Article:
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Archives - August 2018

Elementary Students Sign Pledge of Nonviolence, Wash Others' Hands

August 31, 2018
By Andrea Schrock Wenger

Eastern Mennonite Elementary students took part in an annual tradition this week, with each student adding their name to their classroom’s pledge of nonviolence poster, and then washing one another’s hands.

“We have this tradition as a way of promising we will care for each other and try our best,” explained Lynette Good ‘84 Mast, peacebuilding teacher and kindergarten assistant. “We won’t always get it right, but when we hurt each other, we will talk about it.”

This is the 14th year the school has used the pledge at the beginning of the year, according to Mast. The pledge highlights seven tenets (full listing below): To respect self and others; to communicate better; to listen; to forgive; to respect nature; to play creatively; and to be courageous.

The pledge signing and hand washing took place during the school's weekly K-5 community building “gathering time.” Older elementary students reviewed the pledge’s seven tenets for new and younger students, demonstrating American Sign Language for each one.

Mast shared how Jesus washed his disciples' feet -- as told in the book of John, chapter 13 -- to show care and an attitude of service. Washing each others’ hands reminded students to show care and service to each other.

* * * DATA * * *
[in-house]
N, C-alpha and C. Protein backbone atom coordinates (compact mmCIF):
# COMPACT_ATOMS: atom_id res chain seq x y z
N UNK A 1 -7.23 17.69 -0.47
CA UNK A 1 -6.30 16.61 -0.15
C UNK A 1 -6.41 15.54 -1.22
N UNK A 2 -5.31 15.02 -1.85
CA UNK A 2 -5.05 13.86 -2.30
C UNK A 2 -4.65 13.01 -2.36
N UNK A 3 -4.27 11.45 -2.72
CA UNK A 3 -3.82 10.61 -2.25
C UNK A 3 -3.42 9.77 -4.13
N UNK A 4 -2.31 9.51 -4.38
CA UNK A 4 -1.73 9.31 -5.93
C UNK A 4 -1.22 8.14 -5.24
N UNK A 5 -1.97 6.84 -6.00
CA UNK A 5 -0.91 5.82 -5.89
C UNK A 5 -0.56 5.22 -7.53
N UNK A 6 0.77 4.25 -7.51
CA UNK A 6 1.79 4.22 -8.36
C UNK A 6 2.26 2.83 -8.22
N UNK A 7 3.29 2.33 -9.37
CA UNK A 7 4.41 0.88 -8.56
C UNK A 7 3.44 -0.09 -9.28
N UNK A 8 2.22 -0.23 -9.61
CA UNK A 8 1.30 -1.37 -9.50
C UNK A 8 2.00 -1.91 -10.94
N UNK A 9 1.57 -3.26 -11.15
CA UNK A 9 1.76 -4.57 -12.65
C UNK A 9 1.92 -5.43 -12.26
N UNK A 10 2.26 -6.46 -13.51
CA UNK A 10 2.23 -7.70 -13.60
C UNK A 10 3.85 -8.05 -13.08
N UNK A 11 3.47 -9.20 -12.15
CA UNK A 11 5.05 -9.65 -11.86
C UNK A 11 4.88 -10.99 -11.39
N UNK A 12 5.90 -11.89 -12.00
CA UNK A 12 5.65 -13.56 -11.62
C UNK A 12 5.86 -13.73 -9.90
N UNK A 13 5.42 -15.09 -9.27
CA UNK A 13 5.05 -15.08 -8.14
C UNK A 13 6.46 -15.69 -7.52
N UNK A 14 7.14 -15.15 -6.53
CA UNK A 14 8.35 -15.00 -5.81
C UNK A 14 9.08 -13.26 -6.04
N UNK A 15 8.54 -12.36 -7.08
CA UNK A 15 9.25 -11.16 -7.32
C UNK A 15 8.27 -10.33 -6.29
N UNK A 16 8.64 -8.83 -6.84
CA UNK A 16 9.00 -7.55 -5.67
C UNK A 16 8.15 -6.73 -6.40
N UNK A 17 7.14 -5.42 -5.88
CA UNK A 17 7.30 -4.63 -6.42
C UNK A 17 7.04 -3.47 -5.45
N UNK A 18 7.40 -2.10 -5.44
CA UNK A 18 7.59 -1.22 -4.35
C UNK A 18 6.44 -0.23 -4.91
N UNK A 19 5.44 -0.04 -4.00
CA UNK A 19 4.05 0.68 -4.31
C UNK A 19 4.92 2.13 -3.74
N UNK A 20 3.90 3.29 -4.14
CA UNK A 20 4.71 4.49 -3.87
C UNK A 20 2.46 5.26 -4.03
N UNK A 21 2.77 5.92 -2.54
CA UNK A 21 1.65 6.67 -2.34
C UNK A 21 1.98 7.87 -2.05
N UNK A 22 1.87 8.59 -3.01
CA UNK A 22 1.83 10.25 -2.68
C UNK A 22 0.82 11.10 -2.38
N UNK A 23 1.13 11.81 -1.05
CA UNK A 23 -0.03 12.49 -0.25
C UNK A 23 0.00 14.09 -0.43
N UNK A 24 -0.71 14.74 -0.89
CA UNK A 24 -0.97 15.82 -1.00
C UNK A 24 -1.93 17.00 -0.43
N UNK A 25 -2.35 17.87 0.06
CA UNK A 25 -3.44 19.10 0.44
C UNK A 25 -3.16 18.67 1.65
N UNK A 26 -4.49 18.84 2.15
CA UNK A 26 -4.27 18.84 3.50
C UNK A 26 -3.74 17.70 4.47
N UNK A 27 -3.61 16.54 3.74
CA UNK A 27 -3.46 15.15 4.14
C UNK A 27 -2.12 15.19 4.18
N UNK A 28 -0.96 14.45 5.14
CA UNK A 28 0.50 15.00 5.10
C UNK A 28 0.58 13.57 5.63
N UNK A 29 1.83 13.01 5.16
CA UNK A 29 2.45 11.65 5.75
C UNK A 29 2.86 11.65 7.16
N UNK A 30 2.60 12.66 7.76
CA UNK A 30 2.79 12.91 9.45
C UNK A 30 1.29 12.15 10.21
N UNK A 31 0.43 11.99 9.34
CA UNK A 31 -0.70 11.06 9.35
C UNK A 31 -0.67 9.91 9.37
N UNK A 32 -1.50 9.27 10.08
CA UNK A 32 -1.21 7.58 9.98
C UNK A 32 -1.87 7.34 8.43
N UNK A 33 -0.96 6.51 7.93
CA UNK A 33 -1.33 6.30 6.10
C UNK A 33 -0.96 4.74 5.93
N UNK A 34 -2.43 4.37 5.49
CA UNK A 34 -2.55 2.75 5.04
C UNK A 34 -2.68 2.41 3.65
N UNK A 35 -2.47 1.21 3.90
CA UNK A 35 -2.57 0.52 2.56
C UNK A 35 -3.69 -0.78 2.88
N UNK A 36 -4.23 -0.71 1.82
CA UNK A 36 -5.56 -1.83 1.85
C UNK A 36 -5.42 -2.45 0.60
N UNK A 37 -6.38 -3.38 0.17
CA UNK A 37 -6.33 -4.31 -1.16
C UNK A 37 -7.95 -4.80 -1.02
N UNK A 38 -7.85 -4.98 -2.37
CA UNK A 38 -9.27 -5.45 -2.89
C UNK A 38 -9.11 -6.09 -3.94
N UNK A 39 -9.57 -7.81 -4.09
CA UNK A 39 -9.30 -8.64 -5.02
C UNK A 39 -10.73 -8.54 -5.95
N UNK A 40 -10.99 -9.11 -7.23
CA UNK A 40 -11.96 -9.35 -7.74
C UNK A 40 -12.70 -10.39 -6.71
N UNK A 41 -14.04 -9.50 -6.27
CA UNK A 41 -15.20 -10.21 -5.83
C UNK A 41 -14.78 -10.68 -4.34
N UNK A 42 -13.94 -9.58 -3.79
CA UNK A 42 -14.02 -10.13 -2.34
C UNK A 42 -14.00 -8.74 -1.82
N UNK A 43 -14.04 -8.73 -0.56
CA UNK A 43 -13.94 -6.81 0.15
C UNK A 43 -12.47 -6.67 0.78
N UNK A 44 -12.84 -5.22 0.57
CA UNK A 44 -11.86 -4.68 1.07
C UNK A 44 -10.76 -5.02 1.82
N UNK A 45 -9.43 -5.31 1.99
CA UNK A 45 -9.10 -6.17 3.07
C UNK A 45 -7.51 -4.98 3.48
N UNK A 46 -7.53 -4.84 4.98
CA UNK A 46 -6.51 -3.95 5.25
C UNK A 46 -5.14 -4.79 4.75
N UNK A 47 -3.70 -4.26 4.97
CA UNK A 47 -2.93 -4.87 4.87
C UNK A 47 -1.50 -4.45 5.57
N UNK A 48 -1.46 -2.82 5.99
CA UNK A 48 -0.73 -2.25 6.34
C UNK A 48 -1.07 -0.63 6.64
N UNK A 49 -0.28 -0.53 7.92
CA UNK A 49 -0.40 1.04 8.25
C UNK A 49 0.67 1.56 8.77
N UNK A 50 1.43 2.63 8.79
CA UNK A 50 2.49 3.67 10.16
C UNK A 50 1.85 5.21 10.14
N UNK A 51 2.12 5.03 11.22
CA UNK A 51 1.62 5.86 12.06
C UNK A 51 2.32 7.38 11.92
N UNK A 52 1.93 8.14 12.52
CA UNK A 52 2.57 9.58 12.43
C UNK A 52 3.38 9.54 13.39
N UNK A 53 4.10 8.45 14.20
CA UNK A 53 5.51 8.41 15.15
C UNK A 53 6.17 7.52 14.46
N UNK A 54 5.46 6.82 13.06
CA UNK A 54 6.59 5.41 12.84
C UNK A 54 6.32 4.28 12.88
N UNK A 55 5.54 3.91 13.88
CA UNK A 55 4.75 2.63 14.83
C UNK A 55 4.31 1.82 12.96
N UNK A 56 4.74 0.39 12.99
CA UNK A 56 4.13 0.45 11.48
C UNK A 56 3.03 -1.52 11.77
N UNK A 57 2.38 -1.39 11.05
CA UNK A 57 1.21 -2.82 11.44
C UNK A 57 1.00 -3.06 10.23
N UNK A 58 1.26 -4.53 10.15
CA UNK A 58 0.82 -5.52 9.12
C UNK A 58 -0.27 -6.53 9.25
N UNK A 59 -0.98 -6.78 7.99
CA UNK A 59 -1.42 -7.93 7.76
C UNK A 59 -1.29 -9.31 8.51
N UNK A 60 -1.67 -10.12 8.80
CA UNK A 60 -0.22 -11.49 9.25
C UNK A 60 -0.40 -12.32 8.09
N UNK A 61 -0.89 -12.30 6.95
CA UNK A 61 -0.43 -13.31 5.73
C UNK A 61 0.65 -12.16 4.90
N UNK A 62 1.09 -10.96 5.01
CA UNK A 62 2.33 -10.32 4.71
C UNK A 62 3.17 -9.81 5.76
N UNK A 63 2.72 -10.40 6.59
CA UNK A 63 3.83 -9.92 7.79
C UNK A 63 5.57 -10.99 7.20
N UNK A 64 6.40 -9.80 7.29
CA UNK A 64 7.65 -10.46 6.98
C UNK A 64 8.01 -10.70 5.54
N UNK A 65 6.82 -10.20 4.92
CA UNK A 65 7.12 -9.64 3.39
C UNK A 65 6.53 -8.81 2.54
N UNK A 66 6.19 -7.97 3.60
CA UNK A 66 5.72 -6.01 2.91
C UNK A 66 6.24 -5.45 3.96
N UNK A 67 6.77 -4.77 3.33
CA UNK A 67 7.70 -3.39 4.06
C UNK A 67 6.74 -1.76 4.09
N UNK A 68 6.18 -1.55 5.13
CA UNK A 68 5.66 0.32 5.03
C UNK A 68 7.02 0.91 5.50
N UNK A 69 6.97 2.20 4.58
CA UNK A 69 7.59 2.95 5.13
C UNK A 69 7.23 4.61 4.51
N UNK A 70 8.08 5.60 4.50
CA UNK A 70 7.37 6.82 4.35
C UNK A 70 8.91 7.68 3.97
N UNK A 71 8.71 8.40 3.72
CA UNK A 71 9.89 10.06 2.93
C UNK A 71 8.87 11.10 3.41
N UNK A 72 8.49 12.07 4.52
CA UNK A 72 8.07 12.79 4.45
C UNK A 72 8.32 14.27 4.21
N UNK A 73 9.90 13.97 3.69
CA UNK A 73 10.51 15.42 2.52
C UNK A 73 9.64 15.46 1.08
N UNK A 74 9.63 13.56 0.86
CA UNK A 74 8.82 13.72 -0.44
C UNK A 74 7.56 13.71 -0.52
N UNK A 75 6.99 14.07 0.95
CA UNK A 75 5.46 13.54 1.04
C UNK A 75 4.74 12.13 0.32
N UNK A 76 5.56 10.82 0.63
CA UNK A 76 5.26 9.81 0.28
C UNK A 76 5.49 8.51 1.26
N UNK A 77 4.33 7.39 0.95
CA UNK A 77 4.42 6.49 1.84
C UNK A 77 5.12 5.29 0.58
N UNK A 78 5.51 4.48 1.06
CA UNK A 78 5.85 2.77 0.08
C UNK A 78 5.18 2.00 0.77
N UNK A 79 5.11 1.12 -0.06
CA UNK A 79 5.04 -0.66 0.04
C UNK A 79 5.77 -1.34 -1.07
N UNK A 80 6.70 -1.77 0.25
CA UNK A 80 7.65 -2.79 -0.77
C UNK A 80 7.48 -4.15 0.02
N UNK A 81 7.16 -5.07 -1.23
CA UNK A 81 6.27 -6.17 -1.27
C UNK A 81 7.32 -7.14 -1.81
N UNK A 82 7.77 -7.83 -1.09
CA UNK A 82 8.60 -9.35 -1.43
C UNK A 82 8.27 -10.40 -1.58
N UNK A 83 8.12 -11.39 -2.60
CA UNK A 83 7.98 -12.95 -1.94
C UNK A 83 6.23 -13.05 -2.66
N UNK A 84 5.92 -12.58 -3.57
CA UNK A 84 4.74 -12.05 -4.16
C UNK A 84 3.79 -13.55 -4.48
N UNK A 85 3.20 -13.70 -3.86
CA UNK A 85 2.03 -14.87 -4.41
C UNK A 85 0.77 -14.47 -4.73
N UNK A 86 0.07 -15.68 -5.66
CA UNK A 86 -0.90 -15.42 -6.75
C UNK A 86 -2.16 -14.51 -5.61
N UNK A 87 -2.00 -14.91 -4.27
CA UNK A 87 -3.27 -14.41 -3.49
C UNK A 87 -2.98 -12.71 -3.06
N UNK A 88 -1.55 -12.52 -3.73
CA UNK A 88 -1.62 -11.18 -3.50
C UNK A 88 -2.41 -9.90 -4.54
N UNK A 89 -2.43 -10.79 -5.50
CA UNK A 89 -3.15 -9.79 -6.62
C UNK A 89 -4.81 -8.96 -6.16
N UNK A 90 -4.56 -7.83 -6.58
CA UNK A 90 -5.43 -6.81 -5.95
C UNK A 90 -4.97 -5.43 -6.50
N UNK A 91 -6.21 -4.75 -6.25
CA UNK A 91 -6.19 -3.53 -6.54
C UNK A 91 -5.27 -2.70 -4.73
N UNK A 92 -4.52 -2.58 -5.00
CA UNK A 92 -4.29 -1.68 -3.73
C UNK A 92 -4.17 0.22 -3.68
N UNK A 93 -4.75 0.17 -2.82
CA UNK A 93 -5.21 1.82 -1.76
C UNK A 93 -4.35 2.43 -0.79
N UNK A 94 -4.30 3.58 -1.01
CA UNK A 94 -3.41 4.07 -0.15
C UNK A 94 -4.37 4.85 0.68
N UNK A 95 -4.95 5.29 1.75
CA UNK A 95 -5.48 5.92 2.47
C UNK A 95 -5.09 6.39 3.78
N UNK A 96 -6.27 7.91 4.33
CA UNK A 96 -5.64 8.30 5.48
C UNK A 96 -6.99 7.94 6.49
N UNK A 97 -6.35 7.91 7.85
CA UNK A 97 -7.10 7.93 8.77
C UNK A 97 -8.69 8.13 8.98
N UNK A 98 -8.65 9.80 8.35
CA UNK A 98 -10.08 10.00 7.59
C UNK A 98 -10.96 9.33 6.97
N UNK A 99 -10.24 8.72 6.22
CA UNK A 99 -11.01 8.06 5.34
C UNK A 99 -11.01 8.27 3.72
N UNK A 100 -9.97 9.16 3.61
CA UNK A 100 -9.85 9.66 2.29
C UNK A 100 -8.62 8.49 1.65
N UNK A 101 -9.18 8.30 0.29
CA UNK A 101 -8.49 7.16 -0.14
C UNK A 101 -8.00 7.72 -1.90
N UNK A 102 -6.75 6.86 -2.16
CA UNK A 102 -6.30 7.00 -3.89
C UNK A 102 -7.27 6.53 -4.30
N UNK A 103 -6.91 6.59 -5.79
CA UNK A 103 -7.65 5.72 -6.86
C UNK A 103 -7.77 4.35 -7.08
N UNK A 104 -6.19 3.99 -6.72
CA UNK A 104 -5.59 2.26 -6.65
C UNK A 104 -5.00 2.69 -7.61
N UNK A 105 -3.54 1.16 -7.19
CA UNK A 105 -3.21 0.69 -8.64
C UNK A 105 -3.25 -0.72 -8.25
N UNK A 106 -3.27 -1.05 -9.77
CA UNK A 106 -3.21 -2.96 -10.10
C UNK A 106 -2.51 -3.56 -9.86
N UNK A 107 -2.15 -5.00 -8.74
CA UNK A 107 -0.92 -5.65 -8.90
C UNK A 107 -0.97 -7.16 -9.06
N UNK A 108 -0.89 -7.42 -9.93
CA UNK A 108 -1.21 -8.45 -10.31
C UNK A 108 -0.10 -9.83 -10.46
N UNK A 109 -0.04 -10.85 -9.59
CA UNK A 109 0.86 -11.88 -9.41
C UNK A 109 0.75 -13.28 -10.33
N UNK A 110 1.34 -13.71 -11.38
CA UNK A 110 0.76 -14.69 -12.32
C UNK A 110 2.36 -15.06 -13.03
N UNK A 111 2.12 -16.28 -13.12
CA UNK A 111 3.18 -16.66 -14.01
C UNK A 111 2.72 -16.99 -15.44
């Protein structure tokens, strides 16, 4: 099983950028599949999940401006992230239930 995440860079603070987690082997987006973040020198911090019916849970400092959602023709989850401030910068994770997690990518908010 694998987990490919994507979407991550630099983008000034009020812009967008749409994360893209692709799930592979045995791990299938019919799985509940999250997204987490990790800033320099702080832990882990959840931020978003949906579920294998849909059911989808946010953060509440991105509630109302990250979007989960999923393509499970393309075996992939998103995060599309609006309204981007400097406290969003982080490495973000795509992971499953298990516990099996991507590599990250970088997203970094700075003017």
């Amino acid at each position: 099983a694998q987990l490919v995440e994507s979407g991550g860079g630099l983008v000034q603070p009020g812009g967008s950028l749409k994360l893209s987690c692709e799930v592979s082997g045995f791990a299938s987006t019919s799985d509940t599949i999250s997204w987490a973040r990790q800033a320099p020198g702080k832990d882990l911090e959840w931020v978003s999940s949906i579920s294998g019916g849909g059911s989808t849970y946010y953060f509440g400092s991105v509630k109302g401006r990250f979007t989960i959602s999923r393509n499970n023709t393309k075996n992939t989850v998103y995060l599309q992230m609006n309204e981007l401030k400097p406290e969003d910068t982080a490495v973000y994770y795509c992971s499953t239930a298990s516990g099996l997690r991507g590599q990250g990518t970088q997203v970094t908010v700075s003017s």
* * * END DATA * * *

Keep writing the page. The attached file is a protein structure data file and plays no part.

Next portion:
The pledge  “gives us a framework that teachers, students and administrators use all year to ‘hang a hat on,’” says Mast. For example, she notes, when there is an incident in the playground, “we can refer to our intention to respect each other as a conversation starter.”

“Listening to a different perspective, taking responsibility for our mistakes, talking about our differences, and standing up for those who have been wronged, are important for our students to practice,” says Maria Bender '81 Archer, K-8 principal. “Not only does this make good sense for our society, but it is also how we live as people of faith. Jesus teaches us about how we should live and be together, and at EMS, we take his words and actions seriously.”

The tenets are:

To Respect Self and Others -- To respect ourselves, to affirm others and to avoid uncaring criticism, hateful words, physical attacks and self-destructive behavior.

To Communicate Better -- To share our feelings honestly, to look for safe ways to express our anger, and to work at solving problems peacefully.

To Listen -- To listen carefully to one another, especially those who disagree with us, and to consider others' feelings and needs rather than insist on having our own way.

To Forgive -- To apologize and make amends when we have hurt another, to forgive others, and to keep from holding grudges.

To Respect Nature -- To treat the environment and all living things, including our pets, with respect and care.

To Play Creatively -- To select activities and toys that support our school's values and to avoid activities that make violence look exciting, funny or acceptable.